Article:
Jon Bon Jovi then officially opened the show with a monolog about his history with the show as the musical guest which led him to get interrupted by a couple audience members who were like me and shared their less-than-enthusiastic reaction to finding out that Bon Jovi was this week’s host. Unlike me, they weren’t disappointed because of his hosting role but because they were hoping to hear him play a few hits as the night’s musical guest. I would prefer neither, but this was when Richie Sambora joined our host on the stage to coax him into performing Lost Highway with him and the rest of his band.
Ohhhhh! Was a game show sketch that was promoted as a show hosted by guys from New Jersey for guys from New Jersey where contestants were quizzed on New Jersey’s most current trends that mainly consisted of stereotypical Jersey/Italian interests like Italian food and verbally abusing their wives and children (the show’s choice in humor not mine.)
A Visit With Former Vice-President Al Gore had Darrell Hammond as our former VP who recently won a Nobel Prize and was there to show off his medal along with other awards and trophies he recently earned.
La Revista Della Televisione then returned with Bill Hader as the fast-talking Italian who interviews the hosts as themselves even though they don’t speak Italian leading them to never know what’s being said. Tonight was more of the same only with Jon Bon Jovi as himself trying to navigate the Italian’s questions.
Once again, Amy Poehler and Seth Meyers gave us the news. This week, Maya Rudolph dropped by as an NBC employee to practice a few news jokes after sharing the fact that there may be a writers strike that might lead her to need to step in as a scab during the upcoming year. Andy Samberg also wandered in a naked guy who wasn’t the Naked Cowboy from a recent incident in Time Square. Fred Armisen then wrapped thing up as a political comedian who scoured the newspaper headlines in an effort to come up with a few jokes on the spot. (Clip 2) (Clip 3)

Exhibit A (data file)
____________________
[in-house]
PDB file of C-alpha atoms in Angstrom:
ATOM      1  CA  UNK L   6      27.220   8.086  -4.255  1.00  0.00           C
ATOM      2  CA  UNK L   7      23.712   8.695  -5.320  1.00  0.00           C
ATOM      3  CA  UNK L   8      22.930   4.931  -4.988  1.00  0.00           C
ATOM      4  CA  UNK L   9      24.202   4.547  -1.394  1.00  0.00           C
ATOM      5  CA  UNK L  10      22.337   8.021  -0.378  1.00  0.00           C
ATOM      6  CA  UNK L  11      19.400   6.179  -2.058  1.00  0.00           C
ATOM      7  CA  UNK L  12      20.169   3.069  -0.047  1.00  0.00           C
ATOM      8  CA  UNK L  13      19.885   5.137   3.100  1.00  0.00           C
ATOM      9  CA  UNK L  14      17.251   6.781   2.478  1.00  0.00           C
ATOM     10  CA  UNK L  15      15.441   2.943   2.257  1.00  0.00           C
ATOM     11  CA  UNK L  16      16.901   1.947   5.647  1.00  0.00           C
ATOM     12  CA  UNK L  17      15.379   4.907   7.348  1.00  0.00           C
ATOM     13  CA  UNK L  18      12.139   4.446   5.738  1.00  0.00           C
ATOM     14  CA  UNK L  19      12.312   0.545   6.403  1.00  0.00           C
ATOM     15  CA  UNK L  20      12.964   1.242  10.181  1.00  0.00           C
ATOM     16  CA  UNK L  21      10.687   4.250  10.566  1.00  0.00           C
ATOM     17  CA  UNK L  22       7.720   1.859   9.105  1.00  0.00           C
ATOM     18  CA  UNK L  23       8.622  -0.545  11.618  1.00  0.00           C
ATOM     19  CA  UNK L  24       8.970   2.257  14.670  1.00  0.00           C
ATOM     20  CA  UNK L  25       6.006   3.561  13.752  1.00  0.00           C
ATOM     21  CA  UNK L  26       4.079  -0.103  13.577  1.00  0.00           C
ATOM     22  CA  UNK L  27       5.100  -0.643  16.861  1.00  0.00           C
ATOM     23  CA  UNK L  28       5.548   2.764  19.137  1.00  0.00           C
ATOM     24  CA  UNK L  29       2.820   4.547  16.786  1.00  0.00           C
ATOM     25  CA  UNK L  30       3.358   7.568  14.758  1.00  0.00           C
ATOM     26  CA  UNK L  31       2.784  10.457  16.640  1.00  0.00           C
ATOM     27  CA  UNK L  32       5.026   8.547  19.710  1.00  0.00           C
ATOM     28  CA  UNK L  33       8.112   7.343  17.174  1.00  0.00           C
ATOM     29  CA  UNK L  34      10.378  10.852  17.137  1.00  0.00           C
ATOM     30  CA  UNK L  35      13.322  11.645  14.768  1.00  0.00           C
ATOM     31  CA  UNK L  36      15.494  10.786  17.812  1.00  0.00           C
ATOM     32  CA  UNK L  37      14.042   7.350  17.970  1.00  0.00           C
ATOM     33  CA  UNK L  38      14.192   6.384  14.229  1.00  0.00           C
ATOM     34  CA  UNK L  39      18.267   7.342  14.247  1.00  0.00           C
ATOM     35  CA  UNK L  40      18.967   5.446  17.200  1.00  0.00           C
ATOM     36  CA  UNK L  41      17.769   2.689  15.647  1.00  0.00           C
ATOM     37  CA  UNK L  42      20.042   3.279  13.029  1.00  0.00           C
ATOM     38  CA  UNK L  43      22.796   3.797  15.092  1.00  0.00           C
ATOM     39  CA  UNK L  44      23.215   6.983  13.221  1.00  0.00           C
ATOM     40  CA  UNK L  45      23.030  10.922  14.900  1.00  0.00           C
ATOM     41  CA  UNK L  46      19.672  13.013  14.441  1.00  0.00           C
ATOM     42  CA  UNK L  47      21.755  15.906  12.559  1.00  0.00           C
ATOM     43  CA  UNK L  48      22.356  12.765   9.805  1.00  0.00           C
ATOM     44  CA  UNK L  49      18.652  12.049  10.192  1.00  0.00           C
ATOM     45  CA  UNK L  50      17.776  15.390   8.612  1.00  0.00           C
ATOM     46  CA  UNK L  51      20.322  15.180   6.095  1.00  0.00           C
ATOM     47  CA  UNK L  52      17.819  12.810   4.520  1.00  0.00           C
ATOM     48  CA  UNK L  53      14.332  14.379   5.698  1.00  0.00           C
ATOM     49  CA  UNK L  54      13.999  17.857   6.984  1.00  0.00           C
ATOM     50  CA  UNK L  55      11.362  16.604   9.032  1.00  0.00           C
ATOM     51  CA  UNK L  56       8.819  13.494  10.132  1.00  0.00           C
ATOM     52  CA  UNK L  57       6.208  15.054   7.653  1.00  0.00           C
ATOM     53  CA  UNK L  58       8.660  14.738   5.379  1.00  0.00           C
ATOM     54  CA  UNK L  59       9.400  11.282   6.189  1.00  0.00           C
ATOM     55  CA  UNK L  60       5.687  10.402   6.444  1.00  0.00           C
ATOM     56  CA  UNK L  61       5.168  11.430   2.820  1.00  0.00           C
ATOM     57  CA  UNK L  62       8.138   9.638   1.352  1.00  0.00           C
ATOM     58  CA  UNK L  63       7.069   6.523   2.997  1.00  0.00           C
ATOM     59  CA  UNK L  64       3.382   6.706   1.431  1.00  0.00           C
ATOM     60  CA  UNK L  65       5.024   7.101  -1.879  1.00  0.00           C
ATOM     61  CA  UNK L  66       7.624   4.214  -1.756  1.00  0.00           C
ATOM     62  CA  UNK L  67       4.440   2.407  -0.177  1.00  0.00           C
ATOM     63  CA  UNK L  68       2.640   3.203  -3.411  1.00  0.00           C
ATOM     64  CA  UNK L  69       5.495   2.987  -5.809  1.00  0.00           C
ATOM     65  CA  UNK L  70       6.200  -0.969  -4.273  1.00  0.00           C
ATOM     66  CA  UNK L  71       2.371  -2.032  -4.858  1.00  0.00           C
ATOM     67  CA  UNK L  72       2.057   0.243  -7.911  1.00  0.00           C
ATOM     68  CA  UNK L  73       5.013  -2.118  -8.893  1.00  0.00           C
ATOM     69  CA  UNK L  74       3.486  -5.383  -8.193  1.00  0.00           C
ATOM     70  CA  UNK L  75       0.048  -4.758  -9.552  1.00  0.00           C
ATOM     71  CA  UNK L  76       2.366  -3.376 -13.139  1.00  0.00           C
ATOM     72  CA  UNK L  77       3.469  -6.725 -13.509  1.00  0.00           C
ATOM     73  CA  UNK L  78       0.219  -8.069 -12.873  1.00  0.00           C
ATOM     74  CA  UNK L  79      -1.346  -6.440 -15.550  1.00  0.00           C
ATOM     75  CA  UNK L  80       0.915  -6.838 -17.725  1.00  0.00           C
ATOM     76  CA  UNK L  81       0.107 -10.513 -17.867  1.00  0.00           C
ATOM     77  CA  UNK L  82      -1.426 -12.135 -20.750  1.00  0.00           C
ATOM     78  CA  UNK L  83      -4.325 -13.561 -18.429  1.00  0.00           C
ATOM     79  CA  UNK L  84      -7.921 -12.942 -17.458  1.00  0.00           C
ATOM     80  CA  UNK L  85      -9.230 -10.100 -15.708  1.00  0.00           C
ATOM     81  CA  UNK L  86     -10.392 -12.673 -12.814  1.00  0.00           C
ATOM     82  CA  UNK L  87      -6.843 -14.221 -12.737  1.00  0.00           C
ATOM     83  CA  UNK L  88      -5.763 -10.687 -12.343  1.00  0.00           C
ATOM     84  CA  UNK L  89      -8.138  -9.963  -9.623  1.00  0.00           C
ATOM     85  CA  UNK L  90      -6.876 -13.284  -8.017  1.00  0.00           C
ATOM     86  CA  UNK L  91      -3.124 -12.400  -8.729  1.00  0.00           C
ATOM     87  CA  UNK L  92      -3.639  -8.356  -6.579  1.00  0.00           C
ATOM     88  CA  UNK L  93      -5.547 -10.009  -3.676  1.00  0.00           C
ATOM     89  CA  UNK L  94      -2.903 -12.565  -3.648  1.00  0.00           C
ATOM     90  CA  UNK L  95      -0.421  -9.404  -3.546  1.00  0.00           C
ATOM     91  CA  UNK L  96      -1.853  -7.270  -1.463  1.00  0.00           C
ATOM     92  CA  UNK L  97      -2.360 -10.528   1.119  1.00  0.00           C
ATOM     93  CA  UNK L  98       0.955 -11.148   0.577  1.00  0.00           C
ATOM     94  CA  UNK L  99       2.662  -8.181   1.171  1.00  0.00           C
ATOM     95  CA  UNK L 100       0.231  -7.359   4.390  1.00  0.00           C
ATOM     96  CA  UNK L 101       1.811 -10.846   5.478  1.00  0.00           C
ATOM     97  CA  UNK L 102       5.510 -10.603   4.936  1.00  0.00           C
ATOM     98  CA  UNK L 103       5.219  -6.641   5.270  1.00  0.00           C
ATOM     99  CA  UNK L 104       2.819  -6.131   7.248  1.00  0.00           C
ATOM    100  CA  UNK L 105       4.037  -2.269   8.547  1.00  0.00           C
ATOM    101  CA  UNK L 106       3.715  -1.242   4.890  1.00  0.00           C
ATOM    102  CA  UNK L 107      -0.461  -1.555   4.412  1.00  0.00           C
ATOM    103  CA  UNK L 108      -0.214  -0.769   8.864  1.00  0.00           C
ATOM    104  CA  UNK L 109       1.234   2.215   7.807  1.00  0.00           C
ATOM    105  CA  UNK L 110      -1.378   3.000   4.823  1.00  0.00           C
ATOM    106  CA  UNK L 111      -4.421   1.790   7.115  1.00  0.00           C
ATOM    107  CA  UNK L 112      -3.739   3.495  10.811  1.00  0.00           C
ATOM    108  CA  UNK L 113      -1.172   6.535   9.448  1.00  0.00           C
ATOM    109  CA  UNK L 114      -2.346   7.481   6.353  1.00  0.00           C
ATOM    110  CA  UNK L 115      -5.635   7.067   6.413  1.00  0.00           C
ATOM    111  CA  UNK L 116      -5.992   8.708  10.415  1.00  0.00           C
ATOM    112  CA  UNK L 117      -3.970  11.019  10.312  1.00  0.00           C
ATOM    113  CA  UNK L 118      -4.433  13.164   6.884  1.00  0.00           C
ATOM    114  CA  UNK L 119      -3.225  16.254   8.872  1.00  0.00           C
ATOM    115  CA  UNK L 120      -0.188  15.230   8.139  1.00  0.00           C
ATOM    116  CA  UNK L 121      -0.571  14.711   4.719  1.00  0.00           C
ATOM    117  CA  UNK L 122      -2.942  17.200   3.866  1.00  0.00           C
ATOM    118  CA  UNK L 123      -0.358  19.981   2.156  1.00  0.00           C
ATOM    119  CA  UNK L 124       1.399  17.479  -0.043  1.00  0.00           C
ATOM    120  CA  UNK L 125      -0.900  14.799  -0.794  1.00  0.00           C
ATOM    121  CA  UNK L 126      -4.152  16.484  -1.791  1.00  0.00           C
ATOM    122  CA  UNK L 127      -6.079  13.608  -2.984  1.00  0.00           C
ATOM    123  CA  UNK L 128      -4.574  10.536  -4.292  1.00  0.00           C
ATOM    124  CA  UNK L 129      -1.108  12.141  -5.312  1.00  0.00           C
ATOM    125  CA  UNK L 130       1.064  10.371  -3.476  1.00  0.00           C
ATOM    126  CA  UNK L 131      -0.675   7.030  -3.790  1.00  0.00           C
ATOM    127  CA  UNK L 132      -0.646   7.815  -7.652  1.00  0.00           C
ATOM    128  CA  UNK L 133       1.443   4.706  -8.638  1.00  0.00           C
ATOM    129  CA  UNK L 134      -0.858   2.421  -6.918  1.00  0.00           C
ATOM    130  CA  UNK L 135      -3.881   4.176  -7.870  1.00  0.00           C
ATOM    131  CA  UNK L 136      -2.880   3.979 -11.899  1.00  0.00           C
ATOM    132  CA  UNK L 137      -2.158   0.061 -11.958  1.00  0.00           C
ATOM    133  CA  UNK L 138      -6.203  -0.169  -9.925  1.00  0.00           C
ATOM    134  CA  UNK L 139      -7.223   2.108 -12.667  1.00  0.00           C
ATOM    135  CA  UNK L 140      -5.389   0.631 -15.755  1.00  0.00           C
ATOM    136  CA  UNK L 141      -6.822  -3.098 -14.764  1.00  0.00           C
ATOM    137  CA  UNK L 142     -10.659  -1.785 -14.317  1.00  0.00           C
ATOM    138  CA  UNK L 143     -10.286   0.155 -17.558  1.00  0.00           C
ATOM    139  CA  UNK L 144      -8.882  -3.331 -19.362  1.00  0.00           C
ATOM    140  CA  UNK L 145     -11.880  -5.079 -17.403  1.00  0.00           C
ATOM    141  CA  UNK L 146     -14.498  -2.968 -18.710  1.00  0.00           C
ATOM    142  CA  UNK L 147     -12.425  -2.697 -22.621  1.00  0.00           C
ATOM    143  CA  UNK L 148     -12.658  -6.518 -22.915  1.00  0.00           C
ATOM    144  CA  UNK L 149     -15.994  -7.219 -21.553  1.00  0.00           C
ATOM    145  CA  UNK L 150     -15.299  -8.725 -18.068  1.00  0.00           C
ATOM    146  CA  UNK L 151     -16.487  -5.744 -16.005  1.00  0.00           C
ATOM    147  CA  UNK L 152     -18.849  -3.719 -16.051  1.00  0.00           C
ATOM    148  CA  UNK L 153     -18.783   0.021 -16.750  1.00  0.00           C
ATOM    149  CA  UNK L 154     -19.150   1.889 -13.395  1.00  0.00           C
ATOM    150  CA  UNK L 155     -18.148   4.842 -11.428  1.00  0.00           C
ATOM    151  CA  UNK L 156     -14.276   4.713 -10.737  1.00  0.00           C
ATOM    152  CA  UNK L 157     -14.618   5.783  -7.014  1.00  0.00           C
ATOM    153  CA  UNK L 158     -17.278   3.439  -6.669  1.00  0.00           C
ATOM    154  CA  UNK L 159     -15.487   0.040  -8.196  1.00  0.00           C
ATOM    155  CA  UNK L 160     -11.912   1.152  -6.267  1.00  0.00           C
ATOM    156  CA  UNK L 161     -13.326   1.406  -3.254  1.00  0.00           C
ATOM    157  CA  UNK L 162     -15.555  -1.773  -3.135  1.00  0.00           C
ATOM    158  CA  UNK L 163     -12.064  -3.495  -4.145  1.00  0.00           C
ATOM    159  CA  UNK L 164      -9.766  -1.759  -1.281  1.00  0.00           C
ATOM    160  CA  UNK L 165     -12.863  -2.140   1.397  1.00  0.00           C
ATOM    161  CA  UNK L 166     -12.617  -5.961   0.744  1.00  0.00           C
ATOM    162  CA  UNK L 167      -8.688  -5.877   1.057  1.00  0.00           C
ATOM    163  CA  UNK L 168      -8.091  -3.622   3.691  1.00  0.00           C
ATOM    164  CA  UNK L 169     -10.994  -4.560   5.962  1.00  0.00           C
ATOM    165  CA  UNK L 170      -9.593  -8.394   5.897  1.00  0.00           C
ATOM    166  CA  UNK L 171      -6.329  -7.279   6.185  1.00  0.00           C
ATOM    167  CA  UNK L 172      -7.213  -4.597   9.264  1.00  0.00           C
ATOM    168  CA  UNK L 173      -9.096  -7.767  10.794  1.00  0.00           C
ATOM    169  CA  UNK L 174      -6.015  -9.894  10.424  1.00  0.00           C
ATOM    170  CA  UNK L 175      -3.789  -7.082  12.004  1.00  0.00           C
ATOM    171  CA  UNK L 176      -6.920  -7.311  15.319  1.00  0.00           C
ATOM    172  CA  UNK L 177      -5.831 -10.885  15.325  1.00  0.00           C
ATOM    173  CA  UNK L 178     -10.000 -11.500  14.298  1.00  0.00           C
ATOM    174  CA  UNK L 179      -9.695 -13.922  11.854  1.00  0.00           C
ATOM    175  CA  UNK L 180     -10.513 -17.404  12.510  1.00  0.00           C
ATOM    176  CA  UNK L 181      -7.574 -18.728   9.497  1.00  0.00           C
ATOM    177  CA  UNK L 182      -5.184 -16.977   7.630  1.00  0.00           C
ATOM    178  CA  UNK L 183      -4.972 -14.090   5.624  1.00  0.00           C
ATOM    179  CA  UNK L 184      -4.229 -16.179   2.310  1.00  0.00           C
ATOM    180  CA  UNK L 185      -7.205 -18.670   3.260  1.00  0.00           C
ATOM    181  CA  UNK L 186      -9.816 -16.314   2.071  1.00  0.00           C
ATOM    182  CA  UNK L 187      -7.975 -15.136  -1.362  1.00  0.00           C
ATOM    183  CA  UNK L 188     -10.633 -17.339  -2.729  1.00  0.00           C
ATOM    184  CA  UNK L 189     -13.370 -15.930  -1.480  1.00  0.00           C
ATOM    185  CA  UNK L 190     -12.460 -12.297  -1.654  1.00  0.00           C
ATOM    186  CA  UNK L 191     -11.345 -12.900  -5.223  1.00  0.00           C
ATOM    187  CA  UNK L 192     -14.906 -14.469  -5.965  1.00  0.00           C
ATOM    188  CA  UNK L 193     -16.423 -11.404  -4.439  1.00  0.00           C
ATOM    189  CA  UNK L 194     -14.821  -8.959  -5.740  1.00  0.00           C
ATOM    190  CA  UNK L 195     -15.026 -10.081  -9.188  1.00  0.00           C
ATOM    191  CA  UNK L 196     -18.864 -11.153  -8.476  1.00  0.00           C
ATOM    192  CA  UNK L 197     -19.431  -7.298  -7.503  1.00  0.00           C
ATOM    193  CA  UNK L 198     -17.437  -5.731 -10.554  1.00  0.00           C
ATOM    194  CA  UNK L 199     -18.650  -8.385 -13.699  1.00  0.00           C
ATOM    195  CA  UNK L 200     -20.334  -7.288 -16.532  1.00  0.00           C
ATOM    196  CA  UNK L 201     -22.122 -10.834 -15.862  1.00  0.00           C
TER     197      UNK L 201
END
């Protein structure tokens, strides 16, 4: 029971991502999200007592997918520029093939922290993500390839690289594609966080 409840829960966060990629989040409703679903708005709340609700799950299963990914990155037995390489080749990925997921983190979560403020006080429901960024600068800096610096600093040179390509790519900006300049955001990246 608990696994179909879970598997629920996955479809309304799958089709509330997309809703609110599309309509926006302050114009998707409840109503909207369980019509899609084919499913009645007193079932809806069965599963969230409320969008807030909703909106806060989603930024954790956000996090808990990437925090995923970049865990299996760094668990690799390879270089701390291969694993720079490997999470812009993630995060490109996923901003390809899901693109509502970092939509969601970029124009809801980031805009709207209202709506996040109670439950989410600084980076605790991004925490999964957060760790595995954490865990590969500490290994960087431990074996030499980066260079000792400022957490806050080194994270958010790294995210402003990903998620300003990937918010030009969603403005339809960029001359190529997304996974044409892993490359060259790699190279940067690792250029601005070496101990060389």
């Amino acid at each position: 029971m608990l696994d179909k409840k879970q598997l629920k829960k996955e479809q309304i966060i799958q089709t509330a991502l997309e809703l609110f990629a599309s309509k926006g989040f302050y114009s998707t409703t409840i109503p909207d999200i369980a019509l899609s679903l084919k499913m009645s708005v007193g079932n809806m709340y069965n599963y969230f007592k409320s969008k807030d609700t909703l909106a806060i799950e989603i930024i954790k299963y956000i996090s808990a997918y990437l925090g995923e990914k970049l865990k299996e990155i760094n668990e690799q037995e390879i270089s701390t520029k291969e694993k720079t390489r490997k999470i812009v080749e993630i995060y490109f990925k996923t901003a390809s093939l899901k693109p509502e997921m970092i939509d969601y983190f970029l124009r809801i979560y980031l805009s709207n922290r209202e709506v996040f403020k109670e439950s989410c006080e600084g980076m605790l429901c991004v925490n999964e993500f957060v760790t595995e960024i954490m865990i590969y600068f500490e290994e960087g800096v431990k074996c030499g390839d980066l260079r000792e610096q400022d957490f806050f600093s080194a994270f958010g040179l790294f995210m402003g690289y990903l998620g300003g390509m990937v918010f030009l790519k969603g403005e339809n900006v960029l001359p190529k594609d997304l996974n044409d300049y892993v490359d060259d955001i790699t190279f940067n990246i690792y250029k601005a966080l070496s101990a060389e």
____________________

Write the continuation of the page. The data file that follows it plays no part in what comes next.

Foo Fighters then took to the stage to perform The Pretender.
What To Call The Band took us back to Sayreville, New Jersey in 1984 where we got to see how Jon and the band settled into naming the group Bon Jovi instead of something more unique like Natural Disaster which was the top of the rest of the band’s list.
Bon Jovi then took to the stage to perform Who Says You Can't Go Home?
Finally, Bon Jovi closed the show by thanking the audience and saying his goodnights.
I don’t think I would have liked this one, whether or not there was a writer’s strike but at least these three sketches that contained my three favorite moments at least made the night tolerable. First, I loved the SNL Digital Short: People Getting Punched Just Before Eating because even though it was scripted there was a Jackass vibe to the short that hit that nostalgic area of my heart considering I was just watching Jackass the other day. Next, I really liked Iconoclasts because fictional or not, I love the idea of Charles Barkley and Bjork hanging out at a Cheesecake Factory. Finally, I was a fan of Where's My Purse? because I zoned out a little during the Foo Fighters performance and this sketch got me laughing when my attention returned to the screen thanks to the cheesy sci-fi motif mixed with Kristen Wiig’s singular focus that kind of reminded me of dealing with my mom.